Debra Krakow is a artist and architect whose luminous abstract paintings in acrylic and mixed-media evoke the light-infused landscape of the Thousand Islands region of Ontario, particularly the views from her idyllic home studio on Wolfe Island, and the less knowable, multi-layered landscapes of the mind.
Debra has exhibited in her native city of Montreal, as well as in Ottawa, Kingston, Halifax and New York State. Her works are held in public and private collections throughout North America.Debra Krakow is an artist and architect. She works out of her Wolfe Island studio, looking out over farmers’ fields and the St. Lawrence Seaway. Her luminous and evocative paintings express her deeply felt connection to the natural world, seen through the lens of an architect and former urbanite. Debra has developed her artistic practice through explorations in drawing, painting, printmaking, sculpture, fibre arts and ceramics. Debra is represented by galleries in Ottawa, Toronto, Kingston and Prince Edward County.
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My artwork is a quest for a new aesthetic that melds our deeply rooted notions of beauty with our modern, urbanized sensibilities. I tend to work in series, with many pieces in progress at one time, each informing the other.
I’m continuing my exploration of spontaneous abstract painting, but moving into larger formats. With a big canvas, there’s just more room for interesting things to happen. Beginning with an underpainting of luminous glazes, I build my paintings layer by layer, selectively revealing and obscuring the intent of the layer below. This creates a richly textured finished piece that is evocative and intriguing, and invites interpretation without imposing an overt meaning.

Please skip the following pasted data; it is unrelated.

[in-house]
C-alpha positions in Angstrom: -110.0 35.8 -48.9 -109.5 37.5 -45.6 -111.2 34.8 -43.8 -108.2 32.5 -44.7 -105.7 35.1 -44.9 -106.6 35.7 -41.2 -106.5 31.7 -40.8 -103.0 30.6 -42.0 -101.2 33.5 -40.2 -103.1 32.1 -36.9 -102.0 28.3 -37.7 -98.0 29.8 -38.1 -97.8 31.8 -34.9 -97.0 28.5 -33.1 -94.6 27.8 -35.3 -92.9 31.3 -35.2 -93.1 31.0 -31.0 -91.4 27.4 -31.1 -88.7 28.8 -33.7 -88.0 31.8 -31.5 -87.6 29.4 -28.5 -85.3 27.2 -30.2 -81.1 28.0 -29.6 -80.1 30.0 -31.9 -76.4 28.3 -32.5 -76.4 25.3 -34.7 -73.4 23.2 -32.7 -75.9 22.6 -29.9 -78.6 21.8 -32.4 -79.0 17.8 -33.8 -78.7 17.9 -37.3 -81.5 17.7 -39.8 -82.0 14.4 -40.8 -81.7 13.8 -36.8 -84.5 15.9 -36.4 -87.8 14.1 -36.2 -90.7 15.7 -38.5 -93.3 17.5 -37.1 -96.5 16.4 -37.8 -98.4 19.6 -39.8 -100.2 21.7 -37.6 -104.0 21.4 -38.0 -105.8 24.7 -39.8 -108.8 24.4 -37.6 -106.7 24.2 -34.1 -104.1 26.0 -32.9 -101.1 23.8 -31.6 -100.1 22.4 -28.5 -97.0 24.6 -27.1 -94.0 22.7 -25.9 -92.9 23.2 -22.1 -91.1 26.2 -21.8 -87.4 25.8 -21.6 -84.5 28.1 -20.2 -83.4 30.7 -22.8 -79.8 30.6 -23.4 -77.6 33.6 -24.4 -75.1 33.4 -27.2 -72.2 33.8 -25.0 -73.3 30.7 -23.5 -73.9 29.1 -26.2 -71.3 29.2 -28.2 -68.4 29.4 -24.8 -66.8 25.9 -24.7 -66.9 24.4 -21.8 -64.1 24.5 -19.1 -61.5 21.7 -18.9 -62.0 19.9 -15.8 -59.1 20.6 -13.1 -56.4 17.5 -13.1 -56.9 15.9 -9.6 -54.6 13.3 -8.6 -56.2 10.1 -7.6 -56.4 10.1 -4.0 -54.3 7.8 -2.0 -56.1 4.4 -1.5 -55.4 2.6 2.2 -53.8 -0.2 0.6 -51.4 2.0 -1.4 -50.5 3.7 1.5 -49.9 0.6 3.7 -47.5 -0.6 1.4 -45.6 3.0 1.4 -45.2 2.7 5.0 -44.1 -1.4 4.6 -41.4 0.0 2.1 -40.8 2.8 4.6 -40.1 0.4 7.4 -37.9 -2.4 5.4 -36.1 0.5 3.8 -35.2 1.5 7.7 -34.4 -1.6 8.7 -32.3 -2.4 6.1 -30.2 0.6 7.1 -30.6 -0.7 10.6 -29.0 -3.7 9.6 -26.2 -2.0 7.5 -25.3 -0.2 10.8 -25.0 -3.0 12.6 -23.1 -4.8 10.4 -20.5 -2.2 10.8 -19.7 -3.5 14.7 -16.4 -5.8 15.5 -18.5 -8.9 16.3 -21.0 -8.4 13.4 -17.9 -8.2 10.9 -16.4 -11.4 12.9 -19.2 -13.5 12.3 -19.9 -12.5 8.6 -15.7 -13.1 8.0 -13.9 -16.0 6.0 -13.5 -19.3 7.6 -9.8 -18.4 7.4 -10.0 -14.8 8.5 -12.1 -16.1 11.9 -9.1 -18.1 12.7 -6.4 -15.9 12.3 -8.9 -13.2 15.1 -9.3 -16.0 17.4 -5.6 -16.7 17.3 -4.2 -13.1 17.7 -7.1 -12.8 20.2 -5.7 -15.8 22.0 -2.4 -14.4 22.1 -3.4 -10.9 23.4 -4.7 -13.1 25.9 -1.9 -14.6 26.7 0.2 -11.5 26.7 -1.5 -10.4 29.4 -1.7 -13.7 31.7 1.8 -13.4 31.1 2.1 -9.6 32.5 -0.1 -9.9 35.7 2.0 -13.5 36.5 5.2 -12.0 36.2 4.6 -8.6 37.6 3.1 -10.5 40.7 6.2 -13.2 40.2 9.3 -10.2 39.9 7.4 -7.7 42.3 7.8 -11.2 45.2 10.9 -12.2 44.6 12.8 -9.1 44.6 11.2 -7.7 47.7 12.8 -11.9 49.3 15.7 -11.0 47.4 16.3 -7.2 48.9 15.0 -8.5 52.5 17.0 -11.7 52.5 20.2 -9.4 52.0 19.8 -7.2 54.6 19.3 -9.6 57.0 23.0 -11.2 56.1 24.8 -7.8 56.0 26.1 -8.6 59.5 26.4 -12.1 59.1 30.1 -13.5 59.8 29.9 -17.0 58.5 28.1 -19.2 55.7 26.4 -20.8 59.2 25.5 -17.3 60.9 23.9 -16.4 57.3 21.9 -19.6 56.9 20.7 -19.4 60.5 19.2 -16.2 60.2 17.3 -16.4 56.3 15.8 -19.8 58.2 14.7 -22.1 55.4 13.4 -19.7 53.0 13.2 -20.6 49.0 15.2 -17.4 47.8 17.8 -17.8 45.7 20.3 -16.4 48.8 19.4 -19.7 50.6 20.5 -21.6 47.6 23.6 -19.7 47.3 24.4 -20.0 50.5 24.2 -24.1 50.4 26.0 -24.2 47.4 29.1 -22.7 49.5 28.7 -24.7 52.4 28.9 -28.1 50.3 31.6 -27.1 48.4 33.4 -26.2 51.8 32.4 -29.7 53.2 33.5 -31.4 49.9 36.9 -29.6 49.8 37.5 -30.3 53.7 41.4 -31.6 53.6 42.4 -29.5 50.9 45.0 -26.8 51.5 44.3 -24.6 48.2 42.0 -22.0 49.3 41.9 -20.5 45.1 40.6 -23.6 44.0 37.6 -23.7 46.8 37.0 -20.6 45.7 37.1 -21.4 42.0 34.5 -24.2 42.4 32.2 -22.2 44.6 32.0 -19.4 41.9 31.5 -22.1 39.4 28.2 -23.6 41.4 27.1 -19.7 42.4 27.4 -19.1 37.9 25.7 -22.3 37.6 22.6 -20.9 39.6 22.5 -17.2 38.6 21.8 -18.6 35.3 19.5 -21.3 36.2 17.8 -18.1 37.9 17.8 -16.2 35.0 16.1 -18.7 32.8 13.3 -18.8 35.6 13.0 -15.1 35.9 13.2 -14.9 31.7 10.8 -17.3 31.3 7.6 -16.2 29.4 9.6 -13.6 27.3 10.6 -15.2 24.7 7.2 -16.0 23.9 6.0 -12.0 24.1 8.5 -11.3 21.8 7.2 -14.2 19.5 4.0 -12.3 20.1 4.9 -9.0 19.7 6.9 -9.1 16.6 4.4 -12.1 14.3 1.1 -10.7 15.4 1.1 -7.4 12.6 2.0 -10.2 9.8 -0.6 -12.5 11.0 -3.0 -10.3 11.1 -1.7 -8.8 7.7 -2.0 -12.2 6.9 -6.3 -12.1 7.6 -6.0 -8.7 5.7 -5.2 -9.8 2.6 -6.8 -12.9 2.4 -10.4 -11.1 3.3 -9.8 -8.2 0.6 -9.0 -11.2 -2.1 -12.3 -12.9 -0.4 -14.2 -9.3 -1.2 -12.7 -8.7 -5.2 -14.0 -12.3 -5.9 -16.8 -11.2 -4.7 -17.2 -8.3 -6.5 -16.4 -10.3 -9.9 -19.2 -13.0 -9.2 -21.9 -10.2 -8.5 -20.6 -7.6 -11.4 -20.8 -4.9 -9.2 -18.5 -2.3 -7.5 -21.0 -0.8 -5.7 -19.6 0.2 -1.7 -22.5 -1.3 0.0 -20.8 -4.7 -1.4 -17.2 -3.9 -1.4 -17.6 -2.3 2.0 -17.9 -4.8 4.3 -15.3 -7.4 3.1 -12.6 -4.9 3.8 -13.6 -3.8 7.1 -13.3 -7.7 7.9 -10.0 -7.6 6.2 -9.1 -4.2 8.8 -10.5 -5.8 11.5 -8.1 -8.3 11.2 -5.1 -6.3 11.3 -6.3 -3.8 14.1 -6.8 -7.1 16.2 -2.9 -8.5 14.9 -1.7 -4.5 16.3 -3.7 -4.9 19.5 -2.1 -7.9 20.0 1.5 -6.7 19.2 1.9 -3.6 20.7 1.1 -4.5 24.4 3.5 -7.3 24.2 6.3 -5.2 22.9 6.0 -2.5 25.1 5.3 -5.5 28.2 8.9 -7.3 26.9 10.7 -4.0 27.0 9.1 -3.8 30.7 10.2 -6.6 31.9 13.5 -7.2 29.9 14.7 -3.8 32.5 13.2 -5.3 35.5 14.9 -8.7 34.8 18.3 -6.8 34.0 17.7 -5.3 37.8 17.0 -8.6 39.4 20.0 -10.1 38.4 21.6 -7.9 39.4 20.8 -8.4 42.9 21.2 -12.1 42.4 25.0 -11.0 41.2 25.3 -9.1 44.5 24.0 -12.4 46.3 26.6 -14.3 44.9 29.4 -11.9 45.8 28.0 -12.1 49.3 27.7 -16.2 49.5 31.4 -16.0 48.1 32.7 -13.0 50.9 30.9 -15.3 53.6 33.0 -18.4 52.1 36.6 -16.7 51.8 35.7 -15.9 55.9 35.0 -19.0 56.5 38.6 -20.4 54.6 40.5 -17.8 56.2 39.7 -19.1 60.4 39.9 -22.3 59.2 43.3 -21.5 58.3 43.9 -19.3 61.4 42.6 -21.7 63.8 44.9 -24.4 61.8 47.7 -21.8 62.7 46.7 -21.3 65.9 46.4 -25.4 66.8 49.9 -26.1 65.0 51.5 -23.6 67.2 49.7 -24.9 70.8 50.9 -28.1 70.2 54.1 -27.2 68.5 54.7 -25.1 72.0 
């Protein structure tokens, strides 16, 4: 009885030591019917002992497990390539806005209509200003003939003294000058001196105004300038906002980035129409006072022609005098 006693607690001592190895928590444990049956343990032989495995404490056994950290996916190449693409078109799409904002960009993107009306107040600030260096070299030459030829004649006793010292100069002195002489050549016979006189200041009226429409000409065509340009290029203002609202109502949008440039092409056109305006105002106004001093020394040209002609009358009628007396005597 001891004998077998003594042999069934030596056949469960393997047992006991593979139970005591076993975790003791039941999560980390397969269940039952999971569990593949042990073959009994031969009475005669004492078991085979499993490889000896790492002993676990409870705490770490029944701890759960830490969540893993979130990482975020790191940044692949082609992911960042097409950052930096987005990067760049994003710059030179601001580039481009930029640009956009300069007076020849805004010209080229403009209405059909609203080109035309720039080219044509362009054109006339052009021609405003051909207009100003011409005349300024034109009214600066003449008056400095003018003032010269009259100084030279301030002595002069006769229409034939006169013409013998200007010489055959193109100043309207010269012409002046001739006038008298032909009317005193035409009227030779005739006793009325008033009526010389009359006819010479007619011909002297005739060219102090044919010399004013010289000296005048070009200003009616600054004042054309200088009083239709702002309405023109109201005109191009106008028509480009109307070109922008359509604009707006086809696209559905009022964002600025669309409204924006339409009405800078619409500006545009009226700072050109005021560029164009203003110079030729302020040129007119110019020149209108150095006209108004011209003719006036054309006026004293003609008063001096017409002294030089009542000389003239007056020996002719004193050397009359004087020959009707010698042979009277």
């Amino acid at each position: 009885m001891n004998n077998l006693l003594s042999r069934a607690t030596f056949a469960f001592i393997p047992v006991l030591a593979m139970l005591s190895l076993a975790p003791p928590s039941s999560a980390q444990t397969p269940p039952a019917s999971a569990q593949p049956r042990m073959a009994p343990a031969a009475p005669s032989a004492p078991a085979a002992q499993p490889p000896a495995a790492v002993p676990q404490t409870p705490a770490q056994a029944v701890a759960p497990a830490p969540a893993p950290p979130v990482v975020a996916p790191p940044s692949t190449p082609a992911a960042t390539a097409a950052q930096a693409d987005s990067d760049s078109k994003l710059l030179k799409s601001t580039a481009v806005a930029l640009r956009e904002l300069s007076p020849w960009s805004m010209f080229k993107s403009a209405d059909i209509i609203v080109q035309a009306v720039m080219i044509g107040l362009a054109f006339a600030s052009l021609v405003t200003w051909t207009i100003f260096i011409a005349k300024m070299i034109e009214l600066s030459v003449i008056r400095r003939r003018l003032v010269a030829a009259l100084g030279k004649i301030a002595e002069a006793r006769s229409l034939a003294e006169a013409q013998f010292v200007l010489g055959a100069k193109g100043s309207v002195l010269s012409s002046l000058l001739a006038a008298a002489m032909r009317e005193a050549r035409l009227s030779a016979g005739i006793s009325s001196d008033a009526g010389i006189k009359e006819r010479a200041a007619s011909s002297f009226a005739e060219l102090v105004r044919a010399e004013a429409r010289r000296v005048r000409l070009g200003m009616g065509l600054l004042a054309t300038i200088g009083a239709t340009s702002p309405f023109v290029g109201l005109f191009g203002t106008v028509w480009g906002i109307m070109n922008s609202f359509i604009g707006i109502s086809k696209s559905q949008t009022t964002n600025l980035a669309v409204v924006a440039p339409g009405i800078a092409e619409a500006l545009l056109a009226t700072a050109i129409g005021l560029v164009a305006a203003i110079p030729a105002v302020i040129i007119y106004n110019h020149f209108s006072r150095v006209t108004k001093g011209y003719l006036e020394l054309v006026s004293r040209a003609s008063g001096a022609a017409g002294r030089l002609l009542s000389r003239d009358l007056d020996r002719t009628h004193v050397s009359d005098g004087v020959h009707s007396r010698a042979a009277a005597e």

I also work on a smaller scale, creating more playful mixed-media works on canvas and paper, and incorporating my forays into textile art, handmade paper, and collage. These pieces are inspired by nature, yet still, for the most part, completely non-representational. The infusion of fibre and paper crafts into these paintings gives them a three-dimensional, tactile quality which I love.
I paint in layers, selectively revealing or obscuring the underpainting to create an evocative surface. Just as a landscape or weathered surface bears hints of its evolution, my painted surfaces reveal a complex history or underlying colour and texture. The canvases go back and forth from the floor to the easel as they evolve. On the floor I move quickly around the canvas, working from all sides, pouring paint with abandon and moving it around with wide brushes, scrapers and sometimes my hands. When the work is on the easel I take more time to consider and contemplate, still working but intuitively but with greater control. It’s the push and pull between these two ways of working that gives the paintings their energy- that delicate balance between fluidity and structure, softness and vibrancy, transparency and solidity, mystery and clarity.